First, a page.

Faculty & Research

Eric Zwick

Eric Zwick

Associate Professor of Finance and Fama Faculty Fellow

Phone :
1-773-834-8485
Address :
5807 South Woodlawn Avenue
Chicago, IL 60637

Eric Zwick studies the interaction between public policy and corporate behavior, with a focus on fiscal stimulus, taxation and housing policy. His research draws insights from finance and behavioral economics while using a variety of methods: new data, natural experiments, theory and anecdotal exploration.

Zwick is particularly interested in the problems that small and medium-sized private firms and new ventures face, from the perspective of owners, investors, managers and workers. A secondary area of interest concerns the role of bounded rationality and imperfect information in the design of policies that promote behavior change. This work focuses on determinants of habit formation in health and workforce productivity settings.

Zwick earned a Ph.D. and M.A. in business economics from Harvard University and a B.A. in economics and mathematics with high honors from Swarthmore College. Prior to grad school, he worked as a research assistant at the National Bureau of Economic Research and as a web and software developer for several start-ups and non-profits.

 

2018 - 2019 Course Schedule

Number Name Quarter
34101 Entrepreneurial Finance and Private Equity 2019 (Spring)
35930 Research Seminar 2018 (Fall)
35931 Research Seminar 2019 (Winter)
35932 Research Seminar 2019 (Spring)

REVISION: Kinky Tax Policy and Abnormal Investment Behavior
Date Posted: May  10, 2018
This paper documents tax-minimizing investment, in which firms accelerate capital purchases near fiscal year-end to reduce taxes. Between 1984 and 2013, average investment in fiscal Q4 exceeds the average of fiscal Q1 through Q3 by 37%. Q4 spikes occur in the U.S. and internationally. Research designs using variation in firm tax positions and the 1986 Tax Reform Act show that tax minimization causes spikes. Spikes increase when firms face financial constraints or higher option values of waiting. We develop an investment model with tax asymmetries to rationalize these patterns. Models without purchase-year, tax-minimization motives are unlikely to fit the data.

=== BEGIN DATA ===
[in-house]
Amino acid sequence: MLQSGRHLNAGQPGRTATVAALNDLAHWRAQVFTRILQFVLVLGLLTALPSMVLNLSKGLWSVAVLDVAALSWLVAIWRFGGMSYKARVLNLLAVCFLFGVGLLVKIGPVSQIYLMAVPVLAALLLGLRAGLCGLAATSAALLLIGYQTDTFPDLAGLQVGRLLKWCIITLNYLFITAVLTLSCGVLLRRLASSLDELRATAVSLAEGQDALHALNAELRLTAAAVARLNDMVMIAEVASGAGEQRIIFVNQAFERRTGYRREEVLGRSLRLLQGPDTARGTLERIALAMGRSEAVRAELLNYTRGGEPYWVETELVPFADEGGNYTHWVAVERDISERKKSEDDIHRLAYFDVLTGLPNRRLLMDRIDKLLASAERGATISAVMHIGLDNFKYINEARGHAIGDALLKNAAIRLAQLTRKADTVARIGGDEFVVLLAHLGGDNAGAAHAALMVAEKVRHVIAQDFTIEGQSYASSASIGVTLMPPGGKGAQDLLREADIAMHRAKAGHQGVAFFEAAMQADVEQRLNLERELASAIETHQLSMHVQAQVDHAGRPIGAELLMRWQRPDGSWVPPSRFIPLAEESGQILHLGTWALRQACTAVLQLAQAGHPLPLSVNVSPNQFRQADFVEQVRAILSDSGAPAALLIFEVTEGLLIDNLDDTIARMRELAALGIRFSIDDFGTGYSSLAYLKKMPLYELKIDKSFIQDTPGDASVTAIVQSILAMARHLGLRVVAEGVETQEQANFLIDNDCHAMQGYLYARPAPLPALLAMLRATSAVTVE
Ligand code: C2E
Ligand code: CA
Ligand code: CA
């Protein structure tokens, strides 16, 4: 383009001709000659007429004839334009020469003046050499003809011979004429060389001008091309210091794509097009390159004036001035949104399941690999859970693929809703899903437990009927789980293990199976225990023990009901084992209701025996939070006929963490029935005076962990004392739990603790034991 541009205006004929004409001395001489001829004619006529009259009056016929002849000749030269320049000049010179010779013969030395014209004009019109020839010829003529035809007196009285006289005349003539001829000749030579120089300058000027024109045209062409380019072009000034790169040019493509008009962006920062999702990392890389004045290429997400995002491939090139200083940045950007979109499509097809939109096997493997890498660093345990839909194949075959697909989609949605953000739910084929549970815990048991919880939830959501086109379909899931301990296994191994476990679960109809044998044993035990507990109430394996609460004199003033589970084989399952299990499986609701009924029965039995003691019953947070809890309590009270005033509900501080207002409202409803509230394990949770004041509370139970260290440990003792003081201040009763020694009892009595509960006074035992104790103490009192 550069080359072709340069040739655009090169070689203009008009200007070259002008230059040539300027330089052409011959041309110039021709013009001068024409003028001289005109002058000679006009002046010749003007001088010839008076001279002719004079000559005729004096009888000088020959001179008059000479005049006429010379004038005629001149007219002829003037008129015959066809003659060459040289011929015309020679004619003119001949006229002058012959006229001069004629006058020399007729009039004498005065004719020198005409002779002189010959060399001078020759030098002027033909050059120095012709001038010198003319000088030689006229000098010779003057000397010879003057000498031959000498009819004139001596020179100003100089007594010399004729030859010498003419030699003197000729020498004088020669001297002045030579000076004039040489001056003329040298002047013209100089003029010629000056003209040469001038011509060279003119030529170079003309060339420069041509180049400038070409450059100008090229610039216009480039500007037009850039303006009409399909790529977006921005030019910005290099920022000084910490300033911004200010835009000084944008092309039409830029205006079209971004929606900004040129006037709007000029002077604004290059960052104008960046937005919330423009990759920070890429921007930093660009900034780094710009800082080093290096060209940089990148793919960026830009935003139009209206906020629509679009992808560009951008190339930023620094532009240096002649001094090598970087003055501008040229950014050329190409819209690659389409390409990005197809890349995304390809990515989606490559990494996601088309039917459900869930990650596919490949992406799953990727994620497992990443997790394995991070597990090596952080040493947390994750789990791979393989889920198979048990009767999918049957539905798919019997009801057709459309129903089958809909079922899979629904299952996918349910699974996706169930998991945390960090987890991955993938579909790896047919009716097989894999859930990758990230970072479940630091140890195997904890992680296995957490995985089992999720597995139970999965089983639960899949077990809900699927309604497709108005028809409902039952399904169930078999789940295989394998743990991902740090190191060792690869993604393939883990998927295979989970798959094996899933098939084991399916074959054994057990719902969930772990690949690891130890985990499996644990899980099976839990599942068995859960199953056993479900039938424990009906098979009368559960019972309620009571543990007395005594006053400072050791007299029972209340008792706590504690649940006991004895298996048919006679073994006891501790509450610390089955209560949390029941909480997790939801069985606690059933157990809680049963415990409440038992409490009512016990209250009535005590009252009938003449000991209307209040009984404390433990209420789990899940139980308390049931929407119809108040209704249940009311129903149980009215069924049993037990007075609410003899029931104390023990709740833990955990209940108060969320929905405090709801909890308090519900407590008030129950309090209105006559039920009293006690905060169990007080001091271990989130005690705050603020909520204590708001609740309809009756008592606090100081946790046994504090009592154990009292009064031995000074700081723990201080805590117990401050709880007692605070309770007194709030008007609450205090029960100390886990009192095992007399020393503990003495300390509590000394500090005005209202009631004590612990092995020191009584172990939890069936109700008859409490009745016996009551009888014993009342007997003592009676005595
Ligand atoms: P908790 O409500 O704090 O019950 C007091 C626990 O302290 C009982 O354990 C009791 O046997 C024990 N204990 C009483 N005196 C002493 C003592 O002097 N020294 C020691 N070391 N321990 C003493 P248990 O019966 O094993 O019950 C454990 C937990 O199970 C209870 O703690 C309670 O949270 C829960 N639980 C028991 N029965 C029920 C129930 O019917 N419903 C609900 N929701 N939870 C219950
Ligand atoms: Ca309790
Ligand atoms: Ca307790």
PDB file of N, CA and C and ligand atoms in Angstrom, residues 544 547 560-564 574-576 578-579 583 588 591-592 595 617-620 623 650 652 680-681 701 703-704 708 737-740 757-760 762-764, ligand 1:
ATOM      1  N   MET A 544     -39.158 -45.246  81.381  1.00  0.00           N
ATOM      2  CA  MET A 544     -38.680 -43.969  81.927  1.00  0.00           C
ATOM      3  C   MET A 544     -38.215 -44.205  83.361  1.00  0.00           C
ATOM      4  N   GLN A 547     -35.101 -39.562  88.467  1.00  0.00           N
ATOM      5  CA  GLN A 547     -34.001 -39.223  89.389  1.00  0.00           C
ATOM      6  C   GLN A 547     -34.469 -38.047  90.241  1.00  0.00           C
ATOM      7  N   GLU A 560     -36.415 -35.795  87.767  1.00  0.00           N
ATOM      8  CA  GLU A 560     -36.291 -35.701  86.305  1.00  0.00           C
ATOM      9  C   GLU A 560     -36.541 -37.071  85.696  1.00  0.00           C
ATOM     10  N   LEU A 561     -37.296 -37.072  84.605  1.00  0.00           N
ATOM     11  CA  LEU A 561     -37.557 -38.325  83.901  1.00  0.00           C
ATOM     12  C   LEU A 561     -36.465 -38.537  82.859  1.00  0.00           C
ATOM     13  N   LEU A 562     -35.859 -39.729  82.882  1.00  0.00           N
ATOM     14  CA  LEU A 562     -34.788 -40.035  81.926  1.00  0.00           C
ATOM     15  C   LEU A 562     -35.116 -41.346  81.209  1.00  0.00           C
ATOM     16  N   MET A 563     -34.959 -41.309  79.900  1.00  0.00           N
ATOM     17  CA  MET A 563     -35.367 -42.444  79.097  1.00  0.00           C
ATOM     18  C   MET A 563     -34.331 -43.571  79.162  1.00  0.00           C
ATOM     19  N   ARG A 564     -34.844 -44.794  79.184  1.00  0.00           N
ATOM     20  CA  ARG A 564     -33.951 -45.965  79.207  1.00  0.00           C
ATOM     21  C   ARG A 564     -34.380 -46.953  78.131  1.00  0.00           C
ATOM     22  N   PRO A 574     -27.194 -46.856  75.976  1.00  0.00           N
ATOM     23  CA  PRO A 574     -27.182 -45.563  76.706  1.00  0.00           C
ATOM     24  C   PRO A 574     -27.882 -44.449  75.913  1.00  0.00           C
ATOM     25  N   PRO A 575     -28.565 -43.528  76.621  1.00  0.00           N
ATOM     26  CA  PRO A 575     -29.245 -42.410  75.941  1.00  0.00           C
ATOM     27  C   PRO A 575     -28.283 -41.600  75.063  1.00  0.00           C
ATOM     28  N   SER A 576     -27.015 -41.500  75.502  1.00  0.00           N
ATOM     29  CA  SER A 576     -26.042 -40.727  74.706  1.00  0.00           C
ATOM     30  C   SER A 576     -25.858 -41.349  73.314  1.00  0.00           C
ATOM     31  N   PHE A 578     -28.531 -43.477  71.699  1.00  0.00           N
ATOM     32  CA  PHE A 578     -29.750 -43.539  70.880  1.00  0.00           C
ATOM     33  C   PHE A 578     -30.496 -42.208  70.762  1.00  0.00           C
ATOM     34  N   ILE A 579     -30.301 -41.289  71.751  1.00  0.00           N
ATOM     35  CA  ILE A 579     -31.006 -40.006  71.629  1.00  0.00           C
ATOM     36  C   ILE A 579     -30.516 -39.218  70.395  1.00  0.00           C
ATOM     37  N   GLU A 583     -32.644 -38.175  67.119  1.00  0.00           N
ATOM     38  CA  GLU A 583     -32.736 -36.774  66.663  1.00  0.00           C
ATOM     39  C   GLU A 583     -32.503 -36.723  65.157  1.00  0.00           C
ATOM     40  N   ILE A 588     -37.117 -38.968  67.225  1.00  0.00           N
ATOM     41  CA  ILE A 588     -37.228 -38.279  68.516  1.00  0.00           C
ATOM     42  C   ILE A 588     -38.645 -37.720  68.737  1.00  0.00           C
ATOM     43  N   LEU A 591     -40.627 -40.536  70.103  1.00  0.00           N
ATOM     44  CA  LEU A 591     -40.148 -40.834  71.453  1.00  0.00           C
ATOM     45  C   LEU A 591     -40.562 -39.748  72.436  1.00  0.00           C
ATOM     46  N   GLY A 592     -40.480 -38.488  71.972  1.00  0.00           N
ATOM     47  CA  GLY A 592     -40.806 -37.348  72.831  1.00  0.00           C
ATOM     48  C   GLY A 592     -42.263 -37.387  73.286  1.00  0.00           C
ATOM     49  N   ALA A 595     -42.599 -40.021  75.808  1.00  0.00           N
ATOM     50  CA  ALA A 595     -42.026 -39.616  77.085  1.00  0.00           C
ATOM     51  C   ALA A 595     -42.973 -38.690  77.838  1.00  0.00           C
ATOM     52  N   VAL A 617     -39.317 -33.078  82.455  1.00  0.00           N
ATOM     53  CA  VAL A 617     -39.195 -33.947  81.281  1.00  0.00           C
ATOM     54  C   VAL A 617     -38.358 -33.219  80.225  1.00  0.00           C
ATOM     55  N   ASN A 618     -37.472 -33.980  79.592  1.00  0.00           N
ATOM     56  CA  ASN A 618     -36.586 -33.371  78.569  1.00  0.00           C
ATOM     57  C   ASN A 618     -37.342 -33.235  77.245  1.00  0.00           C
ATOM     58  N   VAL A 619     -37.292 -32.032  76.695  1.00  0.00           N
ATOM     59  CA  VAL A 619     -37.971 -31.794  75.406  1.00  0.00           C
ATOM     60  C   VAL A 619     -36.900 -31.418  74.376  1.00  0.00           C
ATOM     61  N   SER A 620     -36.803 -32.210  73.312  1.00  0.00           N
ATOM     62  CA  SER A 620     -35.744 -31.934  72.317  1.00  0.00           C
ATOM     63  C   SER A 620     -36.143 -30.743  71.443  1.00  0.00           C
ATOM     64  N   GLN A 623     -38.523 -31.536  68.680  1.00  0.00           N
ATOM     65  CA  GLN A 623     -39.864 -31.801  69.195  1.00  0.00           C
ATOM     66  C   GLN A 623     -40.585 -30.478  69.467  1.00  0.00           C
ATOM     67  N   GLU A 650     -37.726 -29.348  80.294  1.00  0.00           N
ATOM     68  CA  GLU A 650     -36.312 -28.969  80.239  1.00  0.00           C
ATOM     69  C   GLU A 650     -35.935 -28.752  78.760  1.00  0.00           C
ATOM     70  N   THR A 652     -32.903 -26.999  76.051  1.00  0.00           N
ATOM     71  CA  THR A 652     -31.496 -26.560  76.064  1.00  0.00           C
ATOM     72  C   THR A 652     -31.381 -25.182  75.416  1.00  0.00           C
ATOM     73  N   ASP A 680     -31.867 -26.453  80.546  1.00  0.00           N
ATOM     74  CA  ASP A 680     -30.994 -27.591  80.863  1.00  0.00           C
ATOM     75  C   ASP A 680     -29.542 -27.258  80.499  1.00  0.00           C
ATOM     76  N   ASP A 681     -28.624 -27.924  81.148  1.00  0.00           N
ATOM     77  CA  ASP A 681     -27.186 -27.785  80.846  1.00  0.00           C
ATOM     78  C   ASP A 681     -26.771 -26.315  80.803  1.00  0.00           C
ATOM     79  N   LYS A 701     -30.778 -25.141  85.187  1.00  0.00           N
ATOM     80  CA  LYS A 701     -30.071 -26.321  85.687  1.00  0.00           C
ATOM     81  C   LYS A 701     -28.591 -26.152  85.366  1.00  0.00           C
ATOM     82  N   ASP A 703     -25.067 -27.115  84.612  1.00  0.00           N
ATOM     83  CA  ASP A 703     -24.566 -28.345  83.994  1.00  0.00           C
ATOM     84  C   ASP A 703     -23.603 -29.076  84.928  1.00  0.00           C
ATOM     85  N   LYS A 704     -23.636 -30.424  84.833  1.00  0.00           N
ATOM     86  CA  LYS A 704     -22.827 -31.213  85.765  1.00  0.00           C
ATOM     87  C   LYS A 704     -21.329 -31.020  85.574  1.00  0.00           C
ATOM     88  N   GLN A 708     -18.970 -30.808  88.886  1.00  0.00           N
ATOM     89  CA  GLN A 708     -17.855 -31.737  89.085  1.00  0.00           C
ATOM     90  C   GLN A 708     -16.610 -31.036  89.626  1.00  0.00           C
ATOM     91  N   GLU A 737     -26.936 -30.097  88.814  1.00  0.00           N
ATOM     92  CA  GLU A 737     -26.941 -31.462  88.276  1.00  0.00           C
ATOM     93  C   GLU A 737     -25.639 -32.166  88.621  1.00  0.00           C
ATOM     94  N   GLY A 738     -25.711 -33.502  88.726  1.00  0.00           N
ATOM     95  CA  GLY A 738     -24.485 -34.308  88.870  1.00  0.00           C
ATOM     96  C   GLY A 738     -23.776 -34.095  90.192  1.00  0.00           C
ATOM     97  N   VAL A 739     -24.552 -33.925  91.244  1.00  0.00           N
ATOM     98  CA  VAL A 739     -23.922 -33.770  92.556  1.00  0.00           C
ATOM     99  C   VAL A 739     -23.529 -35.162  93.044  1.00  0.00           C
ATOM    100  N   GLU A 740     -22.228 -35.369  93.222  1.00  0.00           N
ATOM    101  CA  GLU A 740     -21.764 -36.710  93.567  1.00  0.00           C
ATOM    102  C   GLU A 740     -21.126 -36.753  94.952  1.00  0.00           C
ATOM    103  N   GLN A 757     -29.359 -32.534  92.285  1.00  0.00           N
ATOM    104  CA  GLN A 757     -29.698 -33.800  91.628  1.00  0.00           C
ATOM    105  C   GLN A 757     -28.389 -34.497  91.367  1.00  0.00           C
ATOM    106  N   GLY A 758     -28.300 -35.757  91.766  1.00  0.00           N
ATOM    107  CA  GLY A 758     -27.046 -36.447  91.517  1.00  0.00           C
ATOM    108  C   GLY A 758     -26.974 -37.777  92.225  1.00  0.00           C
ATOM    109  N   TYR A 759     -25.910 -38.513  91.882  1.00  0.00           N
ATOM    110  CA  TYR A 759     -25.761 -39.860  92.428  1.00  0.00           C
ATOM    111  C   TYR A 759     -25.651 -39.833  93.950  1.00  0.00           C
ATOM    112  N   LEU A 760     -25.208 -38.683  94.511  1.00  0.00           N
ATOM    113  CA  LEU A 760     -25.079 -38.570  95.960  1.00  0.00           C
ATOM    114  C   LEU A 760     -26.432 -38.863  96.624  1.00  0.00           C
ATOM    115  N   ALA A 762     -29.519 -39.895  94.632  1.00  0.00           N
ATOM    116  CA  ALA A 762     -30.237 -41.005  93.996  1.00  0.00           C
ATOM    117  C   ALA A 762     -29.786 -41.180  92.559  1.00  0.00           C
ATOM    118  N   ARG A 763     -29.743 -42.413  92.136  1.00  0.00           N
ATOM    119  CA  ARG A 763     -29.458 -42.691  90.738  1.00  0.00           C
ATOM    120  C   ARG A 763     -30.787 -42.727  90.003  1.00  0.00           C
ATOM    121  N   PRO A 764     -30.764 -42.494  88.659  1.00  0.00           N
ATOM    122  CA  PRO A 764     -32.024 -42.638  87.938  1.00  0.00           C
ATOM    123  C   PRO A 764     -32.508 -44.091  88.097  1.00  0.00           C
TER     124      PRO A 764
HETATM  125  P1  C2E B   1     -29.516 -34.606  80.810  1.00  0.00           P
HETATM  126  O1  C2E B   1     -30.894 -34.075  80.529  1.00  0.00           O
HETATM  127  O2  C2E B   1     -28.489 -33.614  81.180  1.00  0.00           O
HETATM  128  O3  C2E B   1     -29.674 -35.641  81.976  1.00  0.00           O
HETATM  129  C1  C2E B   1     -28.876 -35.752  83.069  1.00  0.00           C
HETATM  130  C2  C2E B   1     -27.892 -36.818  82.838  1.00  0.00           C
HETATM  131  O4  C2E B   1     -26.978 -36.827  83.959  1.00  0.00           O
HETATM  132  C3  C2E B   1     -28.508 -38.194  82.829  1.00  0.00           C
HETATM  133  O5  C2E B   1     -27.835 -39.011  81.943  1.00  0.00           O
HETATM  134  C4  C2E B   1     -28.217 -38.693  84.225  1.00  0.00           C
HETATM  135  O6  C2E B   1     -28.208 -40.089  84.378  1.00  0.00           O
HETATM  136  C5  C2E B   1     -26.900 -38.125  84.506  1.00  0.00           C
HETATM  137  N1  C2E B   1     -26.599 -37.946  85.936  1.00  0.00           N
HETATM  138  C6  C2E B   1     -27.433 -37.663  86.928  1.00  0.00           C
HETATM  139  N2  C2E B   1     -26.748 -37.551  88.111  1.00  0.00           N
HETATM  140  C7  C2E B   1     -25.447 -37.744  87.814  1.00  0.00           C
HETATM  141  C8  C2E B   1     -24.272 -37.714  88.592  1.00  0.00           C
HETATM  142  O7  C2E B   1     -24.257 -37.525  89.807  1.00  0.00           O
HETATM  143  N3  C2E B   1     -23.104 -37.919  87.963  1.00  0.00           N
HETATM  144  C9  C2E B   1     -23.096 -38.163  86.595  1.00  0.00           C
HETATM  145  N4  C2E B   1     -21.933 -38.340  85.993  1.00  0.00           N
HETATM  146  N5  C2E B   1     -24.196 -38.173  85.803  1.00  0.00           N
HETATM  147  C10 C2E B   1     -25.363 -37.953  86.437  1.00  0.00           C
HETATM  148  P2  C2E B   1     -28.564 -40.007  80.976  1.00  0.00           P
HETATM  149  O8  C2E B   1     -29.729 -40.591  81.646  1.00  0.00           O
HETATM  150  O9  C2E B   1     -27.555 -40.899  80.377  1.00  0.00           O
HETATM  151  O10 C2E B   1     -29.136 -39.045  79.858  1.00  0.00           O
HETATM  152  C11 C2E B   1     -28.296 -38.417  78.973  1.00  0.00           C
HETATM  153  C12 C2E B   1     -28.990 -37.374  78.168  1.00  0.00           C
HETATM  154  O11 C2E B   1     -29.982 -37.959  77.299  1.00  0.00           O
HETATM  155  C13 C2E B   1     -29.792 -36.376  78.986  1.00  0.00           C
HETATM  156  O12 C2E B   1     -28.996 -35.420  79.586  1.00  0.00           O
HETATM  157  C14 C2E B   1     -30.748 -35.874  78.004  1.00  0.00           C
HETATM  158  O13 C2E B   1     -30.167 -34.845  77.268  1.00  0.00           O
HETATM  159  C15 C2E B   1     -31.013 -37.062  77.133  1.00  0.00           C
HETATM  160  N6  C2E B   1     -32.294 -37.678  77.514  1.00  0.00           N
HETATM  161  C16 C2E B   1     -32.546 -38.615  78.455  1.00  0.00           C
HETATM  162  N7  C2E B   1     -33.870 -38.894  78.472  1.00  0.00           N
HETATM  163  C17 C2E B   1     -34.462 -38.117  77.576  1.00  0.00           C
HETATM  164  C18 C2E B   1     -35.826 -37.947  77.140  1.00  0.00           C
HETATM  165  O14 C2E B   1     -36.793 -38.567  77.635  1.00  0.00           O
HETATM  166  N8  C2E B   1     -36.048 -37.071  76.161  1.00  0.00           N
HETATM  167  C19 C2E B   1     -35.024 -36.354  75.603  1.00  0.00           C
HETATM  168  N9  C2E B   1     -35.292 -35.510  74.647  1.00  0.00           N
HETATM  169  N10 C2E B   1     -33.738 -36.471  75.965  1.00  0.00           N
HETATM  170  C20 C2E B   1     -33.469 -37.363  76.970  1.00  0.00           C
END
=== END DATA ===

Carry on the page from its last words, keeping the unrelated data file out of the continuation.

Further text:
REVISION: Stimulating Housing Markets
Date Posted: Sep  13, 2016
This paper studies temporary policy incentives designed to address capital overhang by inducing asset demand from buyers in the private market. Using variation across local geographies in ex ante program exposure and a difference-in-differences design, we find that the First-Time Homebuyer Credit induced a cumulative increase in home sales of at least 382 thousand, or 7.4 percent, nationally. We find little evidence of a sharp reversal of the policy response; instead, demand appears to come from several years in the future. The program likely sped the process of reallocating homes from distressed sellers to high value buyers and stabilized house prices. The response is concentrated in the existing home sales market, implying the stimulative effects of the program were less important than its role in accelerating reallocation.